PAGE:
In his speech, Trump attempted to emphasise Iran’s deep history, which he said the Iranian people “long to reclaim”. Yet in doing so he employed the term “Arabian Gulf” rather than “Persian Gulf”. He also invoked the Iran of the early revolutionary years, when Tehran was at war with the regime of Saddam Hussein (1980-88) and failed to take into account the sociocultural transformation of the last 38 years.
Within Iran, Trump’s discourse was perceived as anachronistic and out of context. The country’s Supreme Leader, Ayatollah Khamenei, stated that the attempt to send Iran back 50 years was a demonstration of Trump’s “mental backwardness”. Moreover, the 2015 agreement was widely approved and positively perceived by the country’s citizens.
Trump’s speech and his decision could provoke a return to the anti-Americanism of Iran’s early post-revolutionary years by the country’s hardliners. Many called the speech disrespectful of Iran’s status as one of the regional powers in Southwest Asia.
The war of words
Iran’s government and that of the United States are now accusing one another of not respecting the deal, yet another illustration of the mistrust that has grown since Trump was elected.
Tehran fears that an escalation of the war of words will hinder the economic benefits that Iran had anticipated gaining from the agreement. Even if the United States does not actually pull out from the nonproliferation deal, the harsh criticism of Iran’s regional ambitions and missile-development program bring into question the country’s policies. And with it, the previous US administration’s actions in the region.
In his speech, Trump announced that the US Treasury Department will be authorised to impose additional sanctions on the Islamic Revolutionary Guard Corps (IRGC). Known as the Pasdaran in Persian, the IRGC is a military force as well as economic conglomerate established after the 1979 revolution. Trump accuses it of support for “terrorist” organisations, but in retaliation, Tehran could place the US Army on its own list of “terrorist” organisations.
The deterioration of the two countries’ relationship also increases the risk of a military confrontation. Brigadier General Massoud Jazayeri has previously stated that “hundreds of thousands of American forces are present in the region” and that if the US forces move “too far”, especially in the Persian Gulf, the “Islamic Republic will confront them”. This repeated a similar warning last March.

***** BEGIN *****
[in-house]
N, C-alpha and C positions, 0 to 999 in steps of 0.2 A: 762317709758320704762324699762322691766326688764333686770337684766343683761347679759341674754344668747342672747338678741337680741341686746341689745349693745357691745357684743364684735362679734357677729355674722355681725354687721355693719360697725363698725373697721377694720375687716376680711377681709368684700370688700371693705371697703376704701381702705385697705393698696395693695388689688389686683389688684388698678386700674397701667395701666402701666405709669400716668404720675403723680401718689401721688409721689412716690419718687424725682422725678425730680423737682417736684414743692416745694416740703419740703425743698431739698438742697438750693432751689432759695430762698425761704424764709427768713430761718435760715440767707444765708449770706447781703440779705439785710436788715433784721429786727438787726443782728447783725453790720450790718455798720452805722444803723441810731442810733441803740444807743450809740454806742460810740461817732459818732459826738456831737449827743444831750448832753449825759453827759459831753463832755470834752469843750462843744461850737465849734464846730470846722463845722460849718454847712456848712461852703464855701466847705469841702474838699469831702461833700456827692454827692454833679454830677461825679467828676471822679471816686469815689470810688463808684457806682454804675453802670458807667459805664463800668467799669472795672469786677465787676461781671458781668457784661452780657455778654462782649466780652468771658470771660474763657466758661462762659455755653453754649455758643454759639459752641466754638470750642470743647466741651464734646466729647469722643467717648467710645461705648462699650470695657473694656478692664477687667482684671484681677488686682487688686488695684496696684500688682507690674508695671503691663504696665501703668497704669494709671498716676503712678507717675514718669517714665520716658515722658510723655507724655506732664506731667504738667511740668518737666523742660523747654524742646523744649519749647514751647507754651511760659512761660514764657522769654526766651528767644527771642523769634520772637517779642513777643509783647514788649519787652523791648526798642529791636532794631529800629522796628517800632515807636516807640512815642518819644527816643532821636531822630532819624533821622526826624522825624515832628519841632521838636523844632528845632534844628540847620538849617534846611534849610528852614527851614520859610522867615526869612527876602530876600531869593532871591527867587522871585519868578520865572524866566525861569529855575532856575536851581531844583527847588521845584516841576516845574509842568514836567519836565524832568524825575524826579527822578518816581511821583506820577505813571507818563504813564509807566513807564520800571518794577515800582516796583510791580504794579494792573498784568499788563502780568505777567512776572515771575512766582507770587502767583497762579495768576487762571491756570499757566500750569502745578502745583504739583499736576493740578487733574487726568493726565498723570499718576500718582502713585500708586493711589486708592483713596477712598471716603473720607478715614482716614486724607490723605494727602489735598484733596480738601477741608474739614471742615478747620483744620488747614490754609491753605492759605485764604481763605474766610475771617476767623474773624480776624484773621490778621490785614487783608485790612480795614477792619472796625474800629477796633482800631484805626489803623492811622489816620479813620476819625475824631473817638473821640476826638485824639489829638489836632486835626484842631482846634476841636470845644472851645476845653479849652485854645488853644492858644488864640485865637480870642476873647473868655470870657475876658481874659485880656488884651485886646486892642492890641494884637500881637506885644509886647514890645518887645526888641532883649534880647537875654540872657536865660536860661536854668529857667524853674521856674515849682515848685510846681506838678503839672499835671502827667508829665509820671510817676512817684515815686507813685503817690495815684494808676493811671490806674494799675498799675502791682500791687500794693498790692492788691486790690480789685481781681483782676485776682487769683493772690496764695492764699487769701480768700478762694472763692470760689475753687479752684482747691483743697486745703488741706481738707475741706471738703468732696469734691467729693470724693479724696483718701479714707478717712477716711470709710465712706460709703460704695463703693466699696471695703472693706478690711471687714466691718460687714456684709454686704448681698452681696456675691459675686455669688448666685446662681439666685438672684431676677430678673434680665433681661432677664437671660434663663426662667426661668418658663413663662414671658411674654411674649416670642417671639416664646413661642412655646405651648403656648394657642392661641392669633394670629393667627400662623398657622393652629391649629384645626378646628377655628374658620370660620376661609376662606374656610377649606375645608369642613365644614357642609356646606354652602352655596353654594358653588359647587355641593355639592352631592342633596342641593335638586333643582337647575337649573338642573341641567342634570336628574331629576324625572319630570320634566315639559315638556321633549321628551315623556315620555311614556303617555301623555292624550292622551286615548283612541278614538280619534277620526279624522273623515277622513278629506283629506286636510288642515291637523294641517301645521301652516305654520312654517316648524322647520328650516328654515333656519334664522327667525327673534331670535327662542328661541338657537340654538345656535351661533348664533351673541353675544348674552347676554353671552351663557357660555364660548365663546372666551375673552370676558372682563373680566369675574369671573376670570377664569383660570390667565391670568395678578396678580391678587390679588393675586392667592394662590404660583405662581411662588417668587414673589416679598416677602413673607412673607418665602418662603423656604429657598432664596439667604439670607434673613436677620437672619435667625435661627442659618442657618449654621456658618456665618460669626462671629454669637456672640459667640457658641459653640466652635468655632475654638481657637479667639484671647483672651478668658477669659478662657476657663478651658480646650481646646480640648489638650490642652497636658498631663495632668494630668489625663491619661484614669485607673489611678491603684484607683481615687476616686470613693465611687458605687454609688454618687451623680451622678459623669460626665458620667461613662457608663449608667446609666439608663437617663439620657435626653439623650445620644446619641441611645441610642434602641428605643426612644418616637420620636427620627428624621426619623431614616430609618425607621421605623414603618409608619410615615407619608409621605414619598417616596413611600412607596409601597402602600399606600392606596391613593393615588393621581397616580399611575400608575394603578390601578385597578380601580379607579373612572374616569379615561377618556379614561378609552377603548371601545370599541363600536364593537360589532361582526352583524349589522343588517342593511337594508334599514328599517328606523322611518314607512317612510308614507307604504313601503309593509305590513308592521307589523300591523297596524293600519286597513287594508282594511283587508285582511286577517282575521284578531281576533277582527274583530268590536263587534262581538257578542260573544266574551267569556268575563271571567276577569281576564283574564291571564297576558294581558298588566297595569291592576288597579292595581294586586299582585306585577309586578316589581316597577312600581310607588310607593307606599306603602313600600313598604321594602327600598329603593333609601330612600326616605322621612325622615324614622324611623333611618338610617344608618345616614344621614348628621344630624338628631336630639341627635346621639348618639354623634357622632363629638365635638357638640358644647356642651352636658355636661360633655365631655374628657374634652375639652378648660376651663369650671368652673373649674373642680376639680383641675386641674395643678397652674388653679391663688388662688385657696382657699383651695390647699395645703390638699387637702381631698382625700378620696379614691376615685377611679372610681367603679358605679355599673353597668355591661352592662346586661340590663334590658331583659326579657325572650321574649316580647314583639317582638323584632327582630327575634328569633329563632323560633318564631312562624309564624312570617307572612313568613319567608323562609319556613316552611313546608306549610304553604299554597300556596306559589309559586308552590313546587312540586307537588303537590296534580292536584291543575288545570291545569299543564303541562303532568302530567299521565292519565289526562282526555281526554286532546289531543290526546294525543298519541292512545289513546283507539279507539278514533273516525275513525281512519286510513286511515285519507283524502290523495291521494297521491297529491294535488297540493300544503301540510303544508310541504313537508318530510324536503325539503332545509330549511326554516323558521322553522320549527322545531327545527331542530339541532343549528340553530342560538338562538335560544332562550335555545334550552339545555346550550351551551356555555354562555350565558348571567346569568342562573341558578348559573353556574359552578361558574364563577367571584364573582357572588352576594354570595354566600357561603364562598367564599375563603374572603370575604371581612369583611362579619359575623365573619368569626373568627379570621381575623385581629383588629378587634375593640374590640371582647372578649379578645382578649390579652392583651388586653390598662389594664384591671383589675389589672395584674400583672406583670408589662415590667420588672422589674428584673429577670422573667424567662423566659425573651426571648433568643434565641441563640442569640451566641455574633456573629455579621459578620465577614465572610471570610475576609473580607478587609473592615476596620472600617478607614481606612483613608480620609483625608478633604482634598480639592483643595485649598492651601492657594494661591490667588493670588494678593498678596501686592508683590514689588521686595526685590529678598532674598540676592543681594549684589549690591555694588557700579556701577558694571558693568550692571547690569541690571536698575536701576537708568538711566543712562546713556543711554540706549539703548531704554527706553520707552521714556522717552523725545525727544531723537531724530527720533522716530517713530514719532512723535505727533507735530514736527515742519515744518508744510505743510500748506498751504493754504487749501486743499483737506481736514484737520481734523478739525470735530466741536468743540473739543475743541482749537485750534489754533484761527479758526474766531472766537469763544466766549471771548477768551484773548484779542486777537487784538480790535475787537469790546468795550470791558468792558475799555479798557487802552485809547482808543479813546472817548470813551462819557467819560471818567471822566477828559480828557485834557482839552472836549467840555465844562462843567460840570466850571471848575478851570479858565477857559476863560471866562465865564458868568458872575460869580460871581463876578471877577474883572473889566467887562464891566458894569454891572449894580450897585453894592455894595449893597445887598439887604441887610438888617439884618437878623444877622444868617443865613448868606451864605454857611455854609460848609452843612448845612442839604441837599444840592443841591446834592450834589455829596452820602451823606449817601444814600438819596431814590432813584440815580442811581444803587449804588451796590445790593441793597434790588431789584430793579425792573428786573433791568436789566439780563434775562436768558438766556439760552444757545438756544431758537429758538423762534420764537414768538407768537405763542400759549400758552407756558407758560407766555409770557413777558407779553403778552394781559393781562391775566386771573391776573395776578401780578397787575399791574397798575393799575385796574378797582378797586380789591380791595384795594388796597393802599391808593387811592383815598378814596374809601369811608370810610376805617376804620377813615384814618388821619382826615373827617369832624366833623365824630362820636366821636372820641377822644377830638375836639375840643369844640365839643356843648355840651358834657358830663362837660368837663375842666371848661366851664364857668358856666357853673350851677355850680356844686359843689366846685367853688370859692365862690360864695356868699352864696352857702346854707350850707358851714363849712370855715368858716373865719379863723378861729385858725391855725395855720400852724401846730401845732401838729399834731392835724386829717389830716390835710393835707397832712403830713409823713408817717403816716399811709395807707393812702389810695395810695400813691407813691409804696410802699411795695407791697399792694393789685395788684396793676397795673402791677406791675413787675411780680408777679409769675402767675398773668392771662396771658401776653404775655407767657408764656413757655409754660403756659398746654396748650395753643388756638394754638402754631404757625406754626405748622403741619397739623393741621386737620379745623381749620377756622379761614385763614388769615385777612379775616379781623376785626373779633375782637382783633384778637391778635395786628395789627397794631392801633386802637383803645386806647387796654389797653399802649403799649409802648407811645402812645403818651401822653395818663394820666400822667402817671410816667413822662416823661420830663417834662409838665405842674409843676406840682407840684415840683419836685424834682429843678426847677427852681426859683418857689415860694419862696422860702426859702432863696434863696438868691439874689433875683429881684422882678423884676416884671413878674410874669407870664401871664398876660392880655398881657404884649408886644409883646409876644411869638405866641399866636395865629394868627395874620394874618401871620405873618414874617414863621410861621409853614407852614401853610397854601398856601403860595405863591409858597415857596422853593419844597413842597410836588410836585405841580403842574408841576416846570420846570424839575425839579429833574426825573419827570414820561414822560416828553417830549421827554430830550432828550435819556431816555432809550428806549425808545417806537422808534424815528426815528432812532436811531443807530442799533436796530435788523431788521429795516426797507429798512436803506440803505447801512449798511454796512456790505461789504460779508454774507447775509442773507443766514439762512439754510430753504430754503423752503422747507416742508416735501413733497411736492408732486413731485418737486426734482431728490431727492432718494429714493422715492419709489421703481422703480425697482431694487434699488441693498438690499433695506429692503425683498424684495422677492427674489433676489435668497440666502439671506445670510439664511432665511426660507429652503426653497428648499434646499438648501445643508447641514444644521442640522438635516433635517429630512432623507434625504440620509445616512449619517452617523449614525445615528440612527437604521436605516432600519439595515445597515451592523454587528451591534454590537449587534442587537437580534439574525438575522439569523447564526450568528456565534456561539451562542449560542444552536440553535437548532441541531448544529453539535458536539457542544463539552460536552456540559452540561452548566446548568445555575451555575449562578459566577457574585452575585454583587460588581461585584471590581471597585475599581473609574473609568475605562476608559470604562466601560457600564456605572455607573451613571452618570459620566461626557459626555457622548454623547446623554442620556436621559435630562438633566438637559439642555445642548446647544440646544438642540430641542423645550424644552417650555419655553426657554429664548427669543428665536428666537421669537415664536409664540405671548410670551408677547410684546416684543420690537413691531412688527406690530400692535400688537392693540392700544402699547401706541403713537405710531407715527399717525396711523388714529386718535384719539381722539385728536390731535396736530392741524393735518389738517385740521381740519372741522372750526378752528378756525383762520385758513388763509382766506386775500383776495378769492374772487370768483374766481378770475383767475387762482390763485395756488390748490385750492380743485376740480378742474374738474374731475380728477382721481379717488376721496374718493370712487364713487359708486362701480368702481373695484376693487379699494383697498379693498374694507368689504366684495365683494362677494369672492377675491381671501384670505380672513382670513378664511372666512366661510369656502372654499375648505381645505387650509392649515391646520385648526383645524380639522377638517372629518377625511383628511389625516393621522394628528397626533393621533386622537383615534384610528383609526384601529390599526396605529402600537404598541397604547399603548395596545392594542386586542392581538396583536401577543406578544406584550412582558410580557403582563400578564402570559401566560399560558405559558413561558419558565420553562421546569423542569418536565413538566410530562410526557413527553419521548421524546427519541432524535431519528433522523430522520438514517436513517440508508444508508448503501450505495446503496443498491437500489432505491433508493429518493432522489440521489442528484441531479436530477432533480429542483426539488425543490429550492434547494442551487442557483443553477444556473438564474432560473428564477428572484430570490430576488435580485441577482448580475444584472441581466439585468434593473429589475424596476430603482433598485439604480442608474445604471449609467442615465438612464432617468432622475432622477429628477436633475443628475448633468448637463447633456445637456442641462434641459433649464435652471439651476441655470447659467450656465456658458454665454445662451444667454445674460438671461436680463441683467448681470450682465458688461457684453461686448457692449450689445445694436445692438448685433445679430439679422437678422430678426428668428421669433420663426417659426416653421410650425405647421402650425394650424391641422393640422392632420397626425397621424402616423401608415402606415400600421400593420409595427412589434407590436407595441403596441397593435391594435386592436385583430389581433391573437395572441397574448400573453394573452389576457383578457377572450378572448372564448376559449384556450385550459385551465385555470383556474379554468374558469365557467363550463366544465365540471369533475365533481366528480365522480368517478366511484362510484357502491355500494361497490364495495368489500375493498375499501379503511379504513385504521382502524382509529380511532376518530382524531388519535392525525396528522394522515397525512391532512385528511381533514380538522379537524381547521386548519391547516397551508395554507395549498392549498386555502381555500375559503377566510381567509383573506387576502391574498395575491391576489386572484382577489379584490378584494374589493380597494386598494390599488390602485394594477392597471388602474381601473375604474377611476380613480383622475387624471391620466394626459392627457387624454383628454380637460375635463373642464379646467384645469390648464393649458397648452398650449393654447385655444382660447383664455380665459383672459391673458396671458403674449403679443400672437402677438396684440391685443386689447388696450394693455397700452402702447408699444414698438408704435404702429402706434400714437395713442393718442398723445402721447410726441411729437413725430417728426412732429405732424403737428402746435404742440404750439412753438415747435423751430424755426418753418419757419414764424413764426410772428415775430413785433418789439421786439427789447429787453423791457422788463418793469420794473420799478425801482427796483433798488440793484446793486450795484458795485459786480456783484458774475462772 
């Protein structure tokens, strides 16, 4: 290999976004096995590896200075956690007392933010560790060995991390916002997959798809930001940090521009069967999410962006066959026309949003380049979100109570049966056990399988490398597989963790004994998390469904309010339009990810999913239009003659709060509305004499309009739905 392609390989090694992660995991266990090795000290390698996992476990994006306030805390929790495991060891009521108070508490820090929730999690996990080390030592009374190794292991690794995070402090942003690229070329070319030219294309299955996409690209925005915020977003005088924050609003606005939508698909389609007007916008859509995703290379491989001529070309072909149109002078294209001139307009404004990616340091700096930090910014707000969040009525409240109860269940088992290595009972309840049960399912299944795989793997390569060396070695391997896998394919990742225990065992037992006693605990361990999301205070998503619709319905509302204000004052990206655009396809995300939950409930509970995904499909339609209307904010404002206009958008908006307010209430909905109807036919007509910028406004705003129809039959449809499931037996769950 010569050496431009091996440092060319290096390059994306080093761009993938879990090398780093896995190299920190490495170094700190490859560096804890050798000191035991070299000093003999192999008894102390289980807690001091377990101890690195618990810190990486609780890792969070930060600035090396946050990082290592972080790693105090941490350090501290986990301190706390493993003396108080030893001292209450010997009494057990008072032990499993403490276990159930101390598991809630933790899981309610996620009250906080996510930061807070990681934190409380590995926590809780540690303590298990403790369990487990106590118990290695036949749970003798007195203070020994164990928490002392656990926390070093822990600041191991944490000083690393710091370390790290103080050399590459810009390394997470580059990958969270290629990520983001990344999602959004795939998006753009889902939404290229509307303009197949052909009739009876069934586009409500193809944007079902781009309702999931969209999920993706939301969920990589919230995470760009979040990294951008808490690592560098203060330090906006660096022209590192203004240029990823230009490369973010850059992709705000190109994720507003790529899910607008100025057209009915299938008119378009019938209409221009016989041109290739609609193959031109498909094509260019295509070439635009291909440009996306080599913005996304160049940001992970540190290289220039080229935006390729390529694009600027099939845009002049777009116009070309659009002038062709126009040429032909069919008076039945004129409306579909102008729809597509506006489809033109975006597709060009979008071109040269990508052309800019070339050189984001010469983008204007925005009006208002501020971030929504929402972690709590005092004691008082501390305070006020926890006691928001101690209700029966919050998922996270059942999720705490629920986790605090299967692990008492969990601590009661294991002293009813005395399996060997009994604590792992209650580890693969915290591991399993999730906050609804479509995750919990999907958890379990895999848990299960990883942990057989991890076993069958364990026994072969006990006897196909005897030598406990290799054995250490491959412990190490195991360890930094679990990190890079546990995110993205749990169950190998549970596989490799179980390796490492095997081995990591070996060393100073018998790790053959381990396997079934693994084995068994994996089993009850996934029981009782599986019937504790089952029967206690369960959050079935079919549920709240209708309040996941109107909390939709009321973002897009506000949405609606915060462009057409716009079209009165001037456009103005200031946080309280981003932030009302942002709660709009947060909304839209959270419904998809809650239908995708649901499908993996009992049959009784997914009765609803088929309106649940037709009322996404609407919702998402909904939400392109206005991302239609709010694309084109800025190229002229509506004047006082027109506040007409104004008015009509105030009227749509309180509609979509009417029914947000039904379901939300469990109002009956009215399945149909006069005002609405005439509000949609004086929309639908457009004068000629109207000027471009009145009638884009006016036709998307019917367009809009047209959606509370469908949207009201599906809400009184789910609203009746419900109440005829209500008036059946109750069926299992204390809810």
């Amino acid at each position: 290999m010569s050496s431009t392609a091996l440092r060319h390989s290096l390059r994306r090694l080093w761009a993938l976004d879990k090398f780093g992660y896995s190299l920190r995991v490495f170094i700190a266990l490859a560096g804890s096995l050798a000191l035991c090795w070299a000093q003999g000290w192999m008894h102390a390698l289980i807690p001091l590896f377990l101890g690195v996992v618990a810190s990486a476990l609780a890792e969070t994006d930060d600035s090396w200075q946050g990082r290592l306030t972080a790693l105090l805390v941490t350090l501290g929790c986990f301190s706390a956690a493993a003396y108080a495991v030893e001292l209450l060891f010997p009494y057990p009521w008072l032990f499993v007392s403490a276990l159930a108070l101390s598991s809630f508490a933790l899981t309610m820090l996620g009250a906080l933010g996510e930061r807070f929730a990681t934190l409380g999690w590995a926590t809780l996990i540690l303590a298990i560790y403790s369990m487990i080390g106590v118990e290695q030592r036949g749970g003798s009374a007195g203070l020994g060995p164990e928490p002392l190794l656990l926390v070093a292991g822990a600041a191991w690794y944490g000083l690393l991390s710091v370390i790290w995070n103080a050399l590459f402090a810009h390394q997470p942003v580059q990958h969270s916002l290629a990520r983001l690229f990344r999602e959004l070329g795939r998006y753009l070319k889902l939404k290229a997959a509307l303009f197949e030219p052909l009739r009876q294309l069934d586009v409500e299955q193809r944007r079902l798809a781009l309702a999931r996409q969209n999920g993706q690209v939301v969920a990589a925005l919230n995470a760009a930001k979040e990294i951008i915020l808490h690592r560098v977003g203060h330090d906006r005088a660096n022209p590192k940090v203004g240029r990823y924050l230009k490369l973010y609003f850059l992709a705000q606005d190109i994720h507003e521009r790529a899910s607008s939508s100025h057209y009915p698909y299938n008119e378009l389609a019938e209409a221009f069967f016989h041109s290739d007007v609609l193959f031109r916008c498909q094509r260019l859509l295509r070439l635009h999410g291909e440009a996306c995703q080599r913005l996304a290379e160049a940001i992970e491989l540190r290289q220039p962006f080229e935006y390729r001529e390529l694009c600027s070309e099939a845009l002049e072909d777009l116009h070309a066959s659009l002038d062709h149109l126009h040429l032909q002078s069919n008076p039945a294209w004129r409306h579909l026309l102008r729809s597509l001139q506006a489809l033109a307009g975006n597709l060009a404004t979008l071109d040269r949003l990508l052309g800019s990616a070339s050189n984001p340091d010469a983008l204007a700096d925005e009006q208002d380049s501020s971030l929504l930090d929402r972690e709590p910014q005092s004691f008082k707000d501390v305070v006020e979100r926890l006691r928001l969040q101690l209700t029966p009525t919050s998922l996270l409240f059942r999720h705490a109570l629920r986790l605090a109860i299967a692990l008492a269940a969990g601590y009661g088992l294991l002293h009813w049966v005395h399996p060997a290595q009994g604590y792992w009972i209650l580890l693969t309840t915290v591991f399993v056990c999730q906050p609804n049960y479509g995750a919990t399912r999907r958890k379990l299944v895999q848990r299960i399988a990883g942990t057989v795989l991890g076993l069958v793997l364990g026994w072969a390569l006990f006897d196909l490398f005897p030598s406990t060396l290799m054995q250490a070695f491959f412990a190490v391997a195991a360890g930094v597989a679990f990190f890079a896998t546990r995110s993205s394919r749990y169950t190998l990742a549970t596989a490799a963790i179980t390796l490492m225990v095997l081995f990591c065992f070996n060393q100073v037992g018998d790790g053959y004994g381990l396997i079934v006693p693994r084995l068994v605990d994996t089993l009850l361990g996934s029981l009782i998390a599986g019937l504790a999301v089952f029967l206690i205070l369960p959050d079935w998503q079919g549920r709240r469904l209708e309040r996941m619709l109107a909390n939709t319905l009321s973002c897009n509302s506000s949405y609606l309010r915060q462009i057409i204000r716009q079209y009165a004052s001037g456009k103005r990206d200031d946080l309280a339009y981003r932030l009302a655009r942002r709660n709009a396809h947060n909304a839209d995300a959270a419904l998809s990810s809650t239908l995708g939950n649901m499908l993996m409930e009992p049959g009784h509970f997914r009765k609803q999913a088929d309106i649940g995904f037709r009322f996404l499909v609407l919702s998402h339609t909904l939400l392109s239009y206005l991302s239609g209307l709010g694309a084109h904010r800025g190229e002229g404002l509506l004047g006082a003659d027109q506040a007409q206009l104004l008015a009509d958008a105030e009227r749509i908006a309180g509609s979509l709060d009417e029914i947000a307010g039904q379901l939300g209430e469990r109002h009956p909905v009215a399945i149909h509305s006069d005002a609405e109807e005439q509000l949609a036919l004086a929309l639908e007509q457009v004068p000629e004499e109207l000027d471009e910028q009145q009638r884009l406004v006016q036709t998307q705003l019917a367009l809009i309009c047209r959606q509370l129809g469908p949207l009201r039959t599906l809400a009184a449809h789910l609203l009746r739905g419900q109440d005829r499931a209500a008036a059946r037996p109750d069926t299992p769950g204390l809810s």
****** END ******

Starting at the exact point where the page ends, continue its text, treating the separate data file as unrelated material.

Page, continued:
In Trump’s over-simplistic narrative, Iran is a “rogue regime”, a depiction that heightens nationalistic feelings. This is particularly the case given that the United States has longstanding ties to Saudi Arabia, Iran’s main regional competitor.
Trump’s rhetoric is a drastic shift from President Barack Obama’s sensitive diplomacy toward the Iranian people. He took special care to distinguish between Iranians and the regime in power, quoting poets such as Hafez in his annual New Year (Nowrouz) address.
Impact on the Iranian economy
The shift in US policy is potentially a serious blow for the Iranian economy. The IRGC has a powerful economic role and new sanctions could result in a loss of foreign investments. New sanctions could provoke a devaluation of the rial and the return of double-digit inflation because of the rise of uncertainty regarding the future of the US legal framework.
Tehran is counting on European countries to help protect the 2015 deal and has even strongly suggested that they not align with the US government. While Iran’s hardliners consider Europeans and Americans two faces of the same coin, moderates hope that the European business community will be continue to support the narrative that Iran is a country on the rise with an untapped market and a growing middle class and international presence.
Iranian officials have used the hostility of the Trump administration to fuel their own propaganda – in Ali Khamenei’s words, the United States is “evil” – and stir up nationalistic feelings. On October 14, foreign minister Javad Zaif tweeted in English in support of the Islamic Revolutionary Guard Corps.
Some Iranians, both in Iran and abroad, have stated that they do not support the IRGC, which to them is a conservative and authoritarian force. “Man sepâhi nistam” (I am not a revolutionary guard) was one of the slogans seen on Telegram. Through such assertions, Iranians show they do not accept hardline propaganda, nor Tehran’s participation in regional conflicts. They also demonstrate support for a more open and liberal Iran.
But Iran’s civil society fears that the ongoing tensions with the US will trigger a new round of authoritarianism within the country. The war of words started with Trump could shift President Rouhani away from his promises of liberal reforms – both economic and social – that won him two elections. The same man who has recently reignited the debate about the utility of chanting Iranian Revolution slogans at the end of Friday prayers – “Death to America”, “Death to Israel”, “Death to England”, “Death to al-Saud” – might now have to turn toward conservatives to stay in power.
Today, a number of officials in Iran fear that the aggressive exchanges over Iran’s regional policies and missile programme are only a pretext. The Supreme Leader seems to believe that the new US administration is supporting not only “behavioural change” but also “regime change”.
A middle path that would perhaps ease the tensions could come from the Persian liberalism that has grown over the past decade. The rising middle and upper-middle classes in Iran are yearning for social change and political accountability, and a fairer redistribution of the oil revenues. Iranian authorities will thus have to find a balance between confronting the new Iranian strategy of the US administration and addressing a potential rise of social discontent at home.